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Permian Basin Oilfield Workers Face Growing Threat from Toxic Hydrogen Sulfide Gas

Permian Basin oilfield workers in West Texas and southeast New Mexico face dangers every day they’re on the job.

But few of those hazards are as insidious or as potentially deadly as hydrogen sulfide, a toxic gas that can quickly render a victim unconscious and kill within minutes.

What is Hydrogen Sulfide Gas?

Also known as H2S or “sour gas,” hydrogen sulfide gas ranks among the leading causes of sudden death in the workplace.

Heavier than air and colorless, the gas has a distinct “rotten eggs” odor. However, long-term exposure to low levels of H2S gas will eventually inhibit an individual’s ability to pick up the scent, while exposure to higher concentrations can inhibit that ability instantaneously.

Breathing in hydrogen sulfide gas at concentrations greater than 500 ppm can render a worker unconscious. Although just a single breath at 1,000 ppm will result in the immediate loss of consciousness, cardiac arrest, and death, loss of consciousness and death have also occurred after prolonged exposure to concentrations of 50 ppm.

Texas H2S Gas Permits Surged During Permian Basin Fracking Boom

According to E&E News, the number of drilling sites with hydrogen sulfide permits has grown significantly across Texas in the past several years, especially in the Permian basin, where the recent fracking boom revitalized the oil industry.

Ector County, which includes Odessa, has 2,552 sites with hydrogen sulfide permits, including around 800 issued in just the last decade. Andrews County, which is adjacent to Ector, has 4,037 permitted sites, the most in the state.  Almost half of those permits also originated in the past 10 years.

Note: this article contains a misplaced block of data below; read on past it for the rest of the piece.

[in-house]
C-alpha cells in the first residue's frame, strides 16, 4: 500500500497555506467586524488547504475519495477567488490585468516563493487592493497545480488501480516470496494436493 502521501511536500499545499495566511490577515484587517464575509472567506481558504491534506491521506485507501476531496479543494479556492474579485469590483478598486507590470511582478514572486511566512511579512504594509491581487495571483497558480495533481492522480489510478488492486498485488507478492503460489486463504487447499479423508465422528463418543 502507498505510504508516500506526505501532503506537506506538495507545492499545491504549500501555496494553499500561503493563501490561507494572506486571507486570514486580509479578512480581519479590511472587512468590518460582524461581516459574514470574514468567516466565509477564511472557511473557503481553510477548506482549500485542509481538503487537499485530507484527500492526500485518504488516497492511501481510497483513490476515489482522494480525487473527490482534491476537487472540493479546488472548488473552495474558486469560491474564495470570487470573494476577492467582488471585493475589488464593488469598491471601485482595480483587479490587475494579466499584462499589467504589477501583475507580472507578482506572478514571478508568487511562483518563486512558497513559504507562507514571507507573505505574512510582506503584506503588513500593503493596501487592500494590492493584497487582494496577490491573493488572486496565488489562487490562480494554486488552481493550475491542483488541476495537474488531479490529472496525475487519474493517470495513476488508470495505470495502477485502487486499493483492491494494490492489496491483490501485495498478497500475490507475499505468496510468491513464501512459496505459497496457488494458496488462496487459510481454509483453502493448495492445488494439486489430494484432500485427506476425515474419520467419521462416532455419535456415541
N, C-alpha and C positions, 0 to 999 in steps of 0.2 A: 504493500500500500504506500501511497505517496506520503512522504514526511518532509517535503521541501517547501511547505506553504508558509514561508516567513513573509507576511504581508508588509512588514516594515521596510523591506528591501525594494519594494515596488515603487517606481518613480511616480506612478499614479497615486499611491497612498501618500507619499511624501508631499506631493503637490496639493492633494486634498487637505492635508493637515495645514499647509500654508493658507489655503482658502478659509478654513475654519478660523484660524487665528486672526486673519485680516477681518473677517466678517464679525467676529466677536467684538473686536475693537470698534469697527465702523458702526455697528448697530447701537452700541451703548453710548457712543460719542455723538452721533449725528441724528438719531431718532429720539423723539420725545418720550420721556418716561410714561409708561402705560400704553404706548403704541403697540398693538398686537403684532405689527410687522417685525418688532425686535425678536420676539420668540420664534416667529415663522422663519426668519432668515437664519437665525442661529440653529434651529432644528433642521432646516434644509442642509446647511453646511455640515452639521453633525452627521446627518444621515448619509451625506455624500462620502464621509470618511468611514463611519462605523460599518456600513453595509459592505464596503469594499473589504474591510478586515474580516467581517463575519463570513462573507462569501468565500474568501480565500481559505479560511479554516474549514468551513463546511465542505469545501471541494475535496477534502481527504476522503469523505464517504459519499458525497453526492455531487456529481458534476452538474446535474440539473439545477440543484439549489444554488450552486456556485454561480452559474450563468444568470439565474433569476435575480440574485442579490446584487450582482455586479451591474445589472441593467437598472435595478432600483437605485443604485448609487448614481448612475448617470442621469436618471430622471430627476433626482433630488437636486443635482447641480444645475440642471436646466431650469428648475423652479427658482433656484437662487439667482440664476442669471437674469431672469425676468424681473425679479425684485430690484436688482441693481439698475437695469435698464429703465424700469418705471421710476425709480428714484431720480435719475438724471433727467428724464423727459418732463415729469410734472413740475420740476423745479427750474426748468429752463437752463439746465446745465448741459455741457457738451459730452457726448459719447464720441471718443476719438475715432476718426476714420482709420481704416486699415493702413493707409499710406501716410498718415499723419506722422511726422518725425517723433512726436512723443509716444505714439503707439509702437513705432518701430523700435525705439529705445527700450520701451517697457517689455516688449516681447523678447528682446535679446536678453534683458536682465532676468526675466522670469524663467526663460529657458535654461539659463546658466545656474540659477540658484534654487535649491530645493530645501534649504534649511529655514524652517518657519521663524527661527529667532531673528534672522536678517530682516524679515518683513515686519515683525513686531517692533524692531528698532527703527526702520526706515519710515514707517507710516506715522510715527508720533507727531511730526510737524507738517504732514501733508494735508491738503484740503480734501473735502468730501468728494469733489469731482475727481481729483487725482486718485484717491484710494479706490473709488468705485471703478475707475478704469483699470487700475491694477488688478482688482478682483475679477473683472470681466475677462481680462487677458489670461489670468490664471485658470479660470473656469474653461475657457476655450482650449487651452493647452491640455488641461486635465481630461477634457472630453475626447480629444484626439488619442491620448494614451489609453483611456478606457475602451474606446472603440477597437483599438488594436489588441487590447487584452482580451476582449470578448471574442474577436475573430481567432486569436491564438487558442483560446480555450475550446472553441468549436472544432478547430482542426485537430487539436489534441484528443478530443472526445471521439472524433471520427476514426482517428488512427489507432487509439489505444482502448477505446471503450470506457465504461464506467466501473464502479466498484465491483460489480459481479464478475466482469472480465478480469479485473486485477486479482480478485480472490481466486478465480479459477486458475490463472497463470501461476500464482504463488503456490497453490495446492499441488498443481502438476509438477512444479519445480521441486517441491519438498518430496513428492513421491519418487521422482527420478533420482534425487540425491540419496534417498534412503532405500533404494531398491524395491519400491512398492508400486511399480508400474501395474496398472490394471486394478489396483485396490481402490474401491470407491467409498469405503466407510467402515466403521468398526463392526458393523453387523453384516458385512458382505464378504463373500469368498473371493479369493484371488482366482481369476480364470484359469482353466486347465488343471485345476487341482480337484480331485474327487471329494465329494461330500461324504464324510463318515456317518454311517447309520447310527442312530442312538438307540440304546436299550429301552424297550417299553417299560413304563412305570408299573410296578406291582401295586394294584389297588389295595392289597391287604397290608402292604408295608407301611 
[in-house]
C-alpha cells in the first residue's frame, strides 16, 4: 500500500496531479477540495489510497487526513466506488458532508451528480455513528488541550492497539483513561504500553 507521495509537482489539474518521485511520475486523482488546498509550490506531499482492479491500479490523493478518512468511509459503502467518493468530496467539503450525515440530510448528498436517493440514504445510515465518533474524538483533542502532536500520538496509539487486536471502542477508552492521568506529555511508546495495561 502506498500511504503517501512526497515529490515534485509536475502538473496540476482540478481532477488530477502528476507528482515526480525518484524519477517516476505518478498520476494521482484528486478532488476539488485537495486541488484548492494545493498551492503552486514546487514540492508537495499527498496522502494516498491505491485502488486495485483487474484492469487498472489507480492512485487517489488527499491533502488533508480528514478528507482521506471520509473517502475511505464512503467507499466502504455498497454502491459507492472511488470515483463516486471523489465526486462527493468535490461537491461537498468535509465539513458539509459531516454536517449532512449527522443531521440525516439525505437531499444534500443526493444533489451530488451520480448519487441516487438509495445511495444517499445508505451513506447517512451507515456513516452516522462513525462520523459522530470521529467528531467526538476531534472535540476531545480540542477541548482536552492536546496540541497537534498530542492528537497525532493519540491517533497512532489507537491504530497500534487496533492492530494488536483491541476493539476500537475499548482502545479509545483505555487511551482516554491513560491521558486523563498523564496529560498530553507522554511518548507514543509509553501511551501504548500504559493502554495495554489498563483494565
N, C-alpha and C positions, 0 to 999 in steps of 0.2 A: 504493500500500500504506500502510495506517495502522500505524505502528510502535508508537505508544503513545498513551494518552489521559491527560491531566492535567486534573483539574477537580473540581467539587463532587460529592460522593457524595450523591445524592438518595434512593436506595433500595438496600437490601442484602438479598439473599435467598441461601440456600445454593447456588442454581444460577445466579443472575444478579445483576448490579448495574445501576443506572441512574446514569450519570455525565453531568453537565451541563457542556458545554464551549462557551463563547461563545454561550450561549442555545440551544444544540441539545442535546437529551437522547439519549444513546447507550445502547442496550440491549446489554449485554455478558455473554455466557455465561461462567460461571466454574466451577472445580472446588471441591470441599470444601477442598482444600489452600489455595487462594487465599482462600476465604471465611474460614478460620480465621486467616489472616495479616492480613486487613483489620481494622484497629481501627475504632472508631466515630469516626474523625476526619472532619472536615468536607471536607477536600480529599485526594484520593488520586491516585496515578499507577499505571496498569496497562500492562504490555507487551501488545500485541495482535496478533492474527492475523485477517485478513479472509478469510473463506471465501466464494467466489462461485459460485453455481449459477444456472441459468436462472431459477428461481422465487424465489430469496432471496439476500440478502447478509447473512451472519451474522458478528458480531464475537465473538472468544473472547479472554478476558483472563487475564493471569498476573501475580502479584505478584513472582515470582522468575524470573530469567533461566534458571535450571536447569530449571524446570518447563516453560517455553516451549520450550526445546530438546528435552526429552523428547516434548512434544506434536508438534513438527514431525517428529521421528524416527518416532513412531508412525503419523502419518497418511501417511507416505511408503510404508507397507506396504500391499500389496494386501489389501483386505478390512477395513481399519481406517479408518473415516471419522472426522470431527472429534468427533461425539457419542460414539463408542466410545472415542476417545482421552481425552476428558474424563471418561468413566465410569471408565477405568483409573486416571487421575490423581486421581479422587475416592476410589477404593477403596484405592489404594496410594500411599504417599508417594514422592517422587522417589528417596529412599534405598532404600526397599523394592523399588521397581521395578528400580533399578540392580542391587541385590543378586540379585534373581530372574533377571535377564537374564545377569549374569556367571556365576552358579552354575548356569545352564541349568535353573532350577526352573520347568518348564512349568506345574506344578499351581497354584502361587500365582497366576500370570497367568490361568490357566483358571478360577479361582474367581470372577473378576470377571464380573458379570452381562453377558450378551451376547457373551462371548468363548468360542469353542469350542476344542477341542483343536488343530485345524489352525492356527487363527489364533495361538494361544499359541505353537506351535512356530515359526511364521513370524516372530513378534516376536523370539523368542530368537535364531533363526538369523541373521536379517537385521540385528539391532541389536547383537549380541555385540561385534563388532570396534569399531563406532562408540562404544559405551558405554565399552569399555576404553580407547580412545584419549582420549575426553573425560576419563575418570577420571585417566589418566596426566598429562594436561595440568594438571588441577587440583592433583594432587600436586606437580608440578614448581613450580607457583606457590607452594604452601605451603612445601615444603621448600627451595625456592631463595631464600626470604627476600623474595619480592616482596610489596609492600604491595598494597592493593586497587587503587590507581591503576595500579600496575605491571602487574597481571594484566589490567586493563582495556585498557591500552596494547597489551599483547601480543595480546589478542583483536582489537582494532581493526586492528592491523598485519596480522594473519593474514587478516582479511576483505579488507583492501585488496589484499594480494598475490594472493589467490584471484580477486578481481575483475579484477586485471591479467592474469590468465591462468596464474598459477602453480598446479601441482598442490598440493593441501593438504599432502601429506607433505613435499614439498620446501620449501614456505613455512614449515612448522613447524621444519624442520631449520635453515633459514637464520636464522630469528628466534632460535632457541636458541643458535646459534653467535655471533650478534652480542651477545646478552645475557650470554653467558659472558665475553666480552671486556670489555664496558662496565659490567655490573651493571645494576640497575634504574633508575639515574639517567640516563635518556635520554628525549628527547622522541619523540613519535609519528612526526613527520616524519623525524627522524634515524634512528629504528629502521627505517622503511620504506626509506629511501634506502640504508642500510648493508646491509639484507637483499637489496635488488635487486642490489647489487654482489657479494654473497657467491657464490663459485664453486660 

Despite the obvious dangers H2S gas poses to Texas oilfield workers, not much is being done to make hydrogen sulfide sites any safer.

For one thing, the U.S. Occupational Safety & Health Administration (OSHA) has far fewer inspectors available today compared to the previous two presidential administrations. And while inspectors from the Texas Railroad Commission did conduct 126,000 inspections statewide at sites with hydrogen sulfide permits, the vast majority simply verified whether warning signs and fences were in place.

H2S Gas Cited in Deaths of Odessa Oilfield Worker, Wife

Nationwide, hydrogen sulfide gas poisoning killed nine workers across all industries in 2017 and five in 2018, including several in the oilfield industry. H2S gas was also implicated in four workplace fatalities in 2019, including the tragic deaths of an oilfield worker and his wife on the northwest side of Odessa, Texas, last October.

The 44-year-old father of three had gone to check on a pump house operated by Aghorn Energy shortly after 10:00 p.m. on October 23rd. His wife, 37, drove to the location sometime later, worried that her husband hadn’t returned. Two of their children, ages 9 and 6, accompanied her.

Law enforcement officers discovered the couples’ remains following an alert from Aghorn Energy. Fortunately, their children were found in the car, away from the building, and only experienced mild exposure.

OSHA claims Aghorn Energy willfully ignored the danger at the pump house and failed to provide required training and essential safety equipment like respirators. While the company disputes those charges, the deceased worker’s father, a former employee who left his job in the wake of the couple’s deaths, has said Aghorn routinely flouted basic safety precautions.

“I think if they had the proper equipment and procedures in place that this wouldn’t have happened,” he told E&E News shortly after meeting with OSHA inspectors in early March, adding that he didn’t think his son “know what he was walking into.”

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